It was Easter of 1982 when a group of 12 people met in a Washington, DC row house to listen to Rev. Jim Dickerson share his call for a new, diverse community of committed, faithful believers who would take Jesus’ gospel message of unconditional love, social action, personal faith and Christian community to an area of the city with both significant need and potential. There they would found a racially, culturally and economically mixed, neighborhood-based church with both weekday and Sunday ministries to the surrounding neighborhood. The basis for this new community would grow from Jesus’ call to be His Body, the Church – an alternative community of faith in the city – and incorporate the exportable traditions and principles of the Church of the Saviour, a local multi-denominational Christian church founded by Rev. Gordon and Mary Cosby,* in a new form, with new people and in a new place.
Jim shared with those gathered that he was ready to answer the call on his life. He described his personal background as a troubled young man from an alcoholic home who became a Christian at age 22 in Little Rock, Arkansas in the midst of the political unrest during the 1960′s Civil Rights movement. As a young Christian, he left a secure job to work with disadvantaged youth, but struggled to find a church that fostered both personal faith, spiritual growth and social justice/mission activities. All of these factors eventually brought Jim to the Church of the Saviour after a friend and mentor told him how Church of the Saviour actively attempted to combine the personal and social dimensions of the Christian gospel, emphasized the integrity and commitment of church membership, provided structures for support, growth and accountability in small groups known as mission groups, and ordained its members as ministers of the church.
After two years of discerning his call, Jim moved to Washington, DC in 1971 to join the Church of the Saviour with the intention of returning to Arkansas to start a similar church there. But in 1972, Jim had married his wife, Grace, bought a home, and put down roots in Washington, DC. By 1982, after several years of inward and outward preparation, exploration and a few false starts, God made Jim ready to put his call in action.
Five people from the original band of explorers continued to meet, study, and pray for discernment and decided to make the commitment to full covenant membership, for one year at the time, in what was to become New Community Church. In the beginning, the church worshipped in a conference room in the For the Love of Children office on 14th Street. In 1984, God answered their prayers for a permanent site, leading Jim to the ruined shell of a building at 614 S Street in the Shaw neighborhood. The property, while in great disrepair, had a rich and wonderful history as a boarding house and nightclub for African-American entertainers who performed at the famous Howard Theater in the days of segregated Washington. The neighborhood had become notorious for drug activity, crime and poverty. Drug pushers controlled this and other properties on the block. The city government had $70,000 in liens against the property and renovations totaling over $300,000 were required to make it habitable. With only $ 2,000 in the bank, the small group of Church members decided to act on faith and take ownership of the building.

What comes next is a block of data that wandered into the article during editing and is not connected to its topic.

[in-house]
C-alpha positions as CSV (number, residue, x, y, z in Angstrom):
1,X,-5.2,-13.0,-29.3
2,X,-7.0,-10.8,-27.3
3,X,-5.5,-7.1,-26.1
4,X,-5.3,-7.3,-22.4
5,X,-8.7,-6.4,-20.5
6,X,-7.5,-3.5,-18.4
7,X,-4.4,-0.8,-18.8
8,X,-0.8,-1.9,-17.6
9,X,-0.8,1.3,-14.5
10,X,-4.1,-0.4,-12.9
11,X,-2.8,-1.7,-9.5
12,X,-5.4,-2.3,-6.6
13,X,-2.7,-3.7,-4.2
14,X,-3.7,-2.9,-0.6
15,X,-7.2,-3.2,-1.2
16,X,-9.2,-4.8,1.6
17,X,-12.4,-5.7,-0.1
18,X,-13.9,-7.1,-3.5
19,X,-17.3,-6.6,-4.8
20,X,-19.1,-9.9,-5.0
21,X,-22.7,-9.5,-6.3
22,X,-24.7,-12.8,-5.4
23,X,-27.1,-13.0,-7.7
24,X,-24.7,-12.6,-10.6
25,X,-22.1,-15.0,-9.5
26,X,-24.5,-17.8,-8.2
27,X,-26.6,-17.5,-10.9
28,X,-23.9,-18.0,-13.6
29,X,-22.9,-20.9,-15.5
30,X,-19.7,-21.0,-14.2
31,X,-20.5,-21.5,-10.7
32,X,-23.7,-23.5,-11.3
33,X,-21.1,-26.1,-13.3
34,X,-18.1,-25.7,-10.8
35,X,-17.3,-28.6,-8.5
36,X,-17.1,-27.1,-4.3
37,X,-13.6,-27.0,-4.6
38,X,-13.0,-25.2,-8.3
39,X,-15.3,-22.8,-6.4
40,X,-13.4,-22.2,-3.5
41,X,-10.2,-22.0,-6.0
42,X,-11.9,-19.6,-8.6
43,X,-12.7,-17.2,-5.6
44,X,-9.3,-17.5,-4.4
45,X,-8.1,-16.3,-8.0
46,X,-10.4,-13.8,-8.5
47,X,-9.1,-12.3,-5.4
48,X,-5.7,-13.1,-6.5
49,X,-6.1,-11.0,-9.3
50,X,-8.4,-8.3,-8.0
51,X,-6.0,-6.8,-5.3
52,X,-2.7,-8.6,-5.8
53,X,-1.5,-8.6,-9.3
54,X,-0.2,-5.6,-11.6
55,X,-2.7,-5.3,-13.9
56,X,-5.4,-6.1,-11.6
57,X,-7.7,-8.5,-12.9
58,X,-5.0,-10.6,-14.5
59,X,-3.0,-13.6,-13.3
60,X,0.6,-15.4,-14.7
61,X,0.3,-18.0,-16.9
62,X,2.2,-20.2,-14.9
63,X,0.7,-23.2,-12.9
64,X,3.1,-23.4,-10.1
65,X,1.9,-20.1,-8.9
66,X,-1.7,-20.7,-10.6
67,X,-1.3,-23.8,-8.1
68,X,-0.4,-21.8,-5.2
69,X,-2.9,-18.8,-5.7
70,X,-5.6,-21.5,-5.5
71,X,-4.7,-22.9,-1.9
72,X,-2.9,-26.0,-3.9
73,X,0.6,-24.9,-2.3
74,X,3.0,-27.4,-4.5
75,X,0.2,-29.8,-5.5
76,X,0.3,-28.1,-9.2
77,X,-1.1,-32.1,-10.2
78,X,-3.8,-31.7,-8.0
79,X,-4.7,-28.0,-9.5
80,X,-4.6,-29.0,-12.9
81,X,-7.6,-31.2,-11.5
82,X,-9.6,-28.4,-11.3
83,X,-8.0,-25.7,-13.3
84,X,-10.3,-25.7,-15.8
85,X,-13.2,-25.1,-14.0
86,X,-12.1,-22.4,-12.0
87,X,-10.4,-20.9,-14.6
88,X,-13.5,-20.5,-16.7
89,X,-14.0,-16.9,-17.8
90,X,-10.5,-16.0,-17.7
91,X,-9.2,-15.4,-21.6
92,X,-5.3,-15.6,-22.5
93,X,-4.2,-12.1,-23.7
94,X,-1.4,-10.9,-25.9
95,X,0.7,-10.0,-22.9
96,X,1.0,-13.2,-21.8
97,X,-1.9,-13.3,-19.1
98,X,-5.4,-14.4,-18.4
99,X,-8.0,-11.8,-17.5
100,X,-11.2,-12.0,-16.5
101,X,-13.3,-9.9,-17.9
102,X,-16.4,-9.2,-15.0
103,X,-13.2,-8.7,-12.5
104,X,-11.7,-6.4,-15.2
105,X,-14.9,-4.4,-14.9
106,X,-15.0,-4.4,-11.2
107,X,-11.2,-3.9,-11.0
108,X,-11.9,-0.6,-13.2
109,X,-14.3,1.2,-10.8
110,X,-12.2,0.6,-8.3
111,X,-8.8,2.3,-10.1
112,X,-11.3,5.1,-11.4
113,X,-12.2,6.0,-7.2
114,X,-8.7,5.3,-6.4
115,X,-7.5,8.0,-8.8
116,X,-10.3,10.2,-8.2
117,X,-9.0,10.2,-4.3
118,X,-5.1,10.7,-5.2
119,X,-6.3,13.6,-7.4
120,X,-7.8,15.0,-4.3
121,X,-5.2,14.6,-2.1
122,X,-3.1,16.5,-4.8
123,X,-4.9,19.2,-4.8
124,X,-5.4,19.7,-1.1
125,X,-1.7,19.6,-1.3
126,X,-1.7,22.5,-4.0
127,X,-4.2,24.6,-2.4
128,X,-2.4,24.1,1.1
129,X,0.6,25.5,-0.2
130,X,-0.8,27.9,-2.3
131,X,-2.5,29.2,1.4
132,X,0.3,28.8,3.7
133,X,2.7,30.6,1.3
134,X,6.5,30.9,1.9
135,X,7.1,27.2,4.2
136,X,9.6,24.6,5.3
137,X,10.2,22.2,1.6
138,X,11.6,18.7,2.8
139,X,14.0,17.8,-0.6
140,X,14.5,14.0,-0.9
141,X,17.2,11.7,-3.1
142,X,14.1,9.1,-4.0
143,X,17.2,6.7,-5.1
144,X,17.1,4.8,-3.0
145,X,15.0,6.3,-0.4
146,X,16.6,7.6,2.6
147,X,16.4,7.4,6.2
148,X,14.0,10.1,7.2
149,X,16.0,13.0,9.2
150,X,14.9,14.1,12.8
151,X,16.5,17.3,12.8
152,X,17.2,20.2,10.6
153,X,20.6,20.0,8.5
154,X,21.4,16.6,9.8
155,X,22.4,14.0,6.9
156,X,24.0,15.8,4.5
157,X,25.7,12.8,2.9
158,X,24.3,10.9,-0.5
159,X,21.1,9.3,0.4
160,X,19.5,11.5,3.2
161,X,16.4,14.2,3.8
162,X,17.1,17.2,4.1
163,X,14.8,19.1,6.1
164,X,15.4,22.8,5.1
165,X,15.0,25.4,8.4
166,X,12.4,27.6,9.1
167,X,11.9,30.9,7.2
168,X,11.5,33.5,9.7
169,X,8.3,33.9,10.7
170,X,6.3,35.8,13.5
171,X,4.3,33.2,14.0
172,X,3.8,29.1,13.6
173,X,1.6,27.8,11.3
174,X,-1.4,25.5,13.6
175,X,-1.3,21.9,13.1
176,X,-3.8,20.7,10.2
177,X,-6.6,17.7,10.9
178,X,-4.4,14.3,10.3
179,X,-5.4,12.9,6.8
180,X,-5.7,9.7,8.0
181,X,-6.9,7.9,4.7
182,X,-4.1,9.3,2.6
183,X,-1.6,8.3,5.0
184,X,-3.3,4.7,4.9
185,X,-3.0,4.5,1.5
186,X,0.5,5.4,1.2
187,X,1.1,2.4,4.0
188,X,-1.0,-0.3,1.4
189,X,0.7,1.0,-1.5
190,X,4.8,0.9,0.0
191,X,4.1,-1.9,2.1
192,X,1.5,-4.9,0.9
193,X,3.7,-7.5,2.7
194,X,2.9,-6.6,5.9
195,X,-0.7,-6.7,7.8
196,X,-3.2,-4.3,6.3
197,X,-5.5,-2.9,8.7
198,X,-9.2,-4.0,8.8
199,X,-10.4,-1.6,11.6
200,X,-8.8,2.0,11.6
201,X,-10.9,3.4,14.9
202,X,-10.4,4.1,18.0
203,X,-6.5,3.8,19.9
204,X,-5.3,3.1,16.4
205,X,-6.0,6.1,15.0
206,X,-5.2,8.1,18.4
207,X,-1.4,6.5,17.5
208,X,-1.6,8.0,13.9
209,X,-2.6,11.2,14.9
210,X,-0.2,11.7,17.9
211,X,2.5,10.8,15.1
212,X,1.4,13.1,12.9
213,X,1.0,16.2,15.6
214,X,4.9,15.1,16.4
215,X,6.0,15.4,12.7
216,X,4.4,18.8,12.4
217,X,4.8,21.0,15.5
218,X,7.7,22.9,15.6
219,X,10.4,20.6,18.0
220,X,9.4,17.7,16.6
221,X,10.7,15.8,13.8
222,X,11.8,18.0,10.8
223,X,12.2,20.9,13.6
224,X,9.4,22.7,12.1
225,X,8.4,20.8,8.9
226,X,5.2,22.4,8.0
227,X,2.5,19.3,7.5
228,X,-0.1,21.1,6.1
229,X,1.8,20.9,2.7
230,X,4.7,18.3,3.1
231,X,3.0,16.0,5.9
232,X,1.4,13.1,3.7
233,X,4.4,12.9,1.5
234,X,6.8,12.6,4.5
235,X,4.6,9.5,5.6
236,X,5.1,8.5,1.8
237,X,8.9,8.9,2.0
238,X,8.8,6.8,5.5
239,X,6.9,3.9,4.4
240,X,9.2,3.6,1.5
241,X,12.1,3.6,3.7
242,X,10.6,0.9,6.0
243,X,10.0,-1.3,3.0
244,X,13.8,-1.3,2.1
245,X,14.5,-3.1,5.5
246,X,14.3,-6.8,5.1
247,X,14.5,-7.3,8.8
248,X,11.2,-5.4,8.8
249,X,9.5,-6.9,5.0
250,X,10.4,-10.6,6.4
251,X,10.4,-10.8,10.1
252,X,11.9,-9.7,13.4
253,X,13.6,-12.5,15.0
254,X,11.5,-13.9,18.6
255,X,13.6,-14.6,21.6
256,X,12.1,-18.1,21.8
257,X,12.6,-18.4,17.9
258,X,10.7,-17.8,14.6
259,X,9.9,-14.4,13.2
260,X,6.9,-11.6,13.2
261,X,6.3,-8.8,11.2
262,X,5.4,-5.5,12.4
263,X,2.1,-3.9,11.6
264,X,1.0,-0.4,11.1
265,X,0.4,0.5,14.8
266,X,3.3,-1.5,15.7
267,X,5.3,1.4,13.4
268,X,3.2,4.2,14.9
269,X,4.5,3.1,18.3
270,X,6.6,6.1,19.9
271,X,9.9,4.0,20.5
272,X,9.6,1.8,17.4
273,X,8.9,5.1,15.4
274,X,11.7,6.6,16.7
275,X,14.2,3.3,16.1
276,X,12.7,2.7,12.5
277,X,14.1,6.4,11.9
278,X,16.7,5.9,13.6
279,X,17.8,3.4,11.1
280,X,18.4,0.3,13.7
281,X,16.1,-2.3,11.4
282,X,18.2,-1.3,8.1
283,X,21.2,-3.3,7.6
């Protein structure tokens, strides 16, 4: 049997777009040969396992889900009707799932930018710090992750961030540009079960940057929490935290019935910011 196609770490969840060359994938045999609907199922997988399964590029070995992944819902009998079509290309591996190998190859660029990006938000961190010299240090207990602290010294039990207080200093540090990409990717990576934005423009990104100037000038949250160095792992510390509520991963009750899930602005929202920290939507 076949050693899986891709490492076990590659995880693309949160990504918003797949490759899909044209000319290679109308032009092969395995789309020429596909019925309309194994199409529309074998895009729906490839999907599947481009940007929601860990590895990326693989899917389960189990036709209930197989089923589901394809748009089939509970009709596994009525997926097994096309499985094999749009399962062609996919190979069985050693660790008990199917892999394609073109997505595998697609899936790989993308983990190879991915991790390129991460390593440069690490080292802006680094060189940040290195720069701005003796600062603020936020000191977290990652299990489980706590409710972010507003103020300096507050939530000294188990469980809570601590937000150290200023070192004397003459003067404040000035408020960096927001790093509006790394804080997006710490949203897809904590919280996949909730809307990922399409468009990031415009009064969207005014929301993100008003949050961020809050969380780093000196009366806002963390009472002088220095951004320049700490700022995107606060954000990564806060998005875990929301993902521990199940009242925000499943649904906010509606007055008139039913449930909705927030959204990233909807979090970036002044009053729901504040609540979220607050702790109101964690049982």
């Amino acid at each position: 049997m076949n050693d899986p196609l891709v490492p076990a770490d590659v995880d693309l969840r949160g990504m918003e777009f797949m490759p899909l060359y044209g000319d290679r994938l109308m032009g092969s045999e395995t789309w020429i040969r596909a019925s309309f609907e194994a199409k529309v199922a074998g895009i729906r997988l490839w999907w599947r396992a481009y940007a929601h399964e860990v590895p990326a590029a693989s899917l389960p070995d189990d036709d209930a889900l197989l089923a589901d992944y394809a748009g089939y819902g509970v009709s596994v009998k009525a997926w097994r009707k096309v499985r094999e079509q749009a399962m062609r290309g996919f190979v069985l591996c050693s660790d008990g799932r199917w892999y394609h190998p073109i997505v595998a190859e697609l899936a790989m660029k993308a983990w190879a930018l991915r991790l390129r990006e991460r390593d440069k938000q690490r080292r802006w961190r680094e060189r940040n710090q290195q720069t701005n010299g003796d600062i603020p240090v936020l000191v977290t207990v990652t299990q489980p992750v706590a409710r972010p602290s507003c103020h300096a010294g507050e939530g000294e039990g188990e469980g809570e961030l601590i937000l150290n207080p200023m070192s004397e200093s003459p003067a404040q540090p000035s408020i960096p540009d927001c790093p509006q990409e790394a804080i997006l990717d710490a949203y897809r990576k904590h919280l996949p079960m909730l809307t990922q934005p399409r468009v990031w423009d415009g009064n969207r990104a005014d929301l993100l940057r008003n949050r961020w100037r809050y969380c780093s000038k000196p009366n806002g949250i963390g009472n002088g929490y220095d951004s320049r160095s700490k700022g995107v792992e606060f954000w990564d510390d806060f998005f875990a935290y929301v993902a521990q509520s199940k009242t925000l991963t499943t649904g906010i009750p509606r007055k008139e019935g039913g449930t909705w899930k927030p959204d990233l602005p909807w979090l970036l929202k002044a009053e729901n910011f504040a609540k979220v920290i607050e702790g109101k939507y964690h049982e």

While renovation took three years to complete and without Manna Inc’s help it would not have happened, the first worship service took place soon after the purchase in March of 1984. Jim and others reached out to the drug dealers on the street and they responded with acceptance and protection. “Baldy” ,the drug boss, even cooked hot dogs and burgers on his grill for each group of volunteers who came to work on the building. Mission groups formed: “Bridges” to nurture prospective members; a group called to healing prayer;”Hope and a Home,” a transitional housing program for homeless families; and Community Medical Care, a clinic providing health care and the ministry of healing in Shaw.
The first program to be established in the New Community Church building was the After School and Advocacy Program (ASAP), Grace Dickerson’s mission to the children of the neighborhood. Next came Community Advocacy and Referral for the Elderly (CARE), Marilyn McDonald’s outreach ministry to the isolated and home bound elderly of Shaw. Then Manna, Inc, Jim Dickerson’s ministry to buy rundown properties and then renovate and sell them to low-income buyers, located its office in the church building. Other missions flourished: Young Life for teens; Arts in Action for kids; the Academy of Hope for adults seeking a high school equivalency degree; Alcoholics/Narcotics Anonymous; the I Have a Dream Neighborhood Association; and later the Enterprising Staffing Services, a temporary Staffing agency that hired and placed low-income workers.
Today Sunday worship at NCC is an exuberant, spirit-filled experience with thirty to fifty adults and children in attendance. Both the church and neighborhood have entered a new era, but there is still much to be done. The racial, cultural, economic mix of residents has changed significantly. As has the very high cost of housing which no one would have predicted in 1982. Much commercial development has occurred since 1982. Now, a drug deal is hard to find on the street. While a few of the original founders remain active, a new generation of members is helping to realize God’s dream for New Community and and the new era we have entered into. The future is wide open, we continue to be called as we were in the beginning and perhaps the best and most challenging times are ahead of us. All are welcome to explore New Community as a place of belonging, healing, service and growth in Christ and His alternative Beatitude Way.